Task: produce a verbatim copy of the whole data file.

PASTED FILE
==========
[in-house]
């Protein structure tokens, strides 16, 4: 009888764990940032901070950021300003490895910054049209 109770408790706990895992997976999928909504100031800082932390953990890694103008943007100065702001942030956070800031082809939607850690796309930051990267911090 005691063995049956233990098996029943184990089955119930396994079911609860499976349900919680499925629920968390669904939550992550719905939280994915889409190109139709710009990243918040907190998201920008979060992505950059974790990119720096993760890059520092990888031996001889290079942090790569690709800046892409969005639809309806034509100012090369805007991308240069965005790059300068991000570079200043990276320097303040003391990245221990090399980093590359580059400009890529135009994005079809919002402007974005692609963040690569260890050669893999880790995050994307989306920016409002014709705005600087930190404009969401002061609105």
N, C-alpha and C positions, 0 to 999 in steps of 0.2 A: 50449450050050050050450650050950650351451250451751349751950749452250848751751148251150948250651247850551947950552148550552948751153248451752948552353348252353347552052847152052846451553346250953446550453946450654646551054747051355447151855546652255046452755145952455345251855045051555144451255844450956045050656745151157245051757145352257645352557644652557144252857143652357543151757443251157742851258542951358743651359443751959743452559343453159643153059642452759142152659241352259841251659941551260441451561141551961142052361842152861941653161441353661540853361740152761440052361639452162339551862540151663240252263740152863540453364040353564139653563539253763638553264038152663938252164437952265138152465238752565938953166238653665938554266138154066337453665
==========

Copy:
[in-house]
């Protein structure tokens, strides 16, 4: 009888764990940032901070950021300003490895910054049209 109770408790706990895992997976999928909504100031800082932390953990890694103008943007100065702001942030956070800031082809939607850690796309930051990267911090 005691063995049956233990098996029943184990089955119930396994079911609860499976349900919680499925629920968390669904939550992550719905939280994915889409190109139709710009990243918040907190998201920008979060992505950059974790990119720096993760890059520092990888031996001889290079942090790569690709800046892409969005639809309806034509100012090369805007991308240069965005790059300068991000570079200043990276320097303040003391990245221990090399980093590359580059400009890529135009994005079809919002402007974005692609963040690569260890050669893999880790995050994307989306920016409002014709705005600087930190404009969401002061609105």
N, C-alpha and C positions, 0 to 999 in steps of 0.2 A: 50449450050050050050450650050950650351451250451751349751950749452250848751751148251150948250651247850551947950552148550552948751153248451752948552353348252353347552052847152052846451553346250953446550453946450654646551054747051355447151855546652255046452755145952455345251855045051555144451255844450956045050656745151157245051757145352257645352557644652557144252857143652357543151757443251157742851258542951358743651359443751959743452559343453159643153059642452759142152659241352259841251659941551260441451561141551961142052361842152861941653161441353661540853361740152761440052361639452162339551862540151663240252263740152863540453364040353564139653563539253763638553264038152663938252164437952265138152465238752565938953166238653665938554266138154066337453665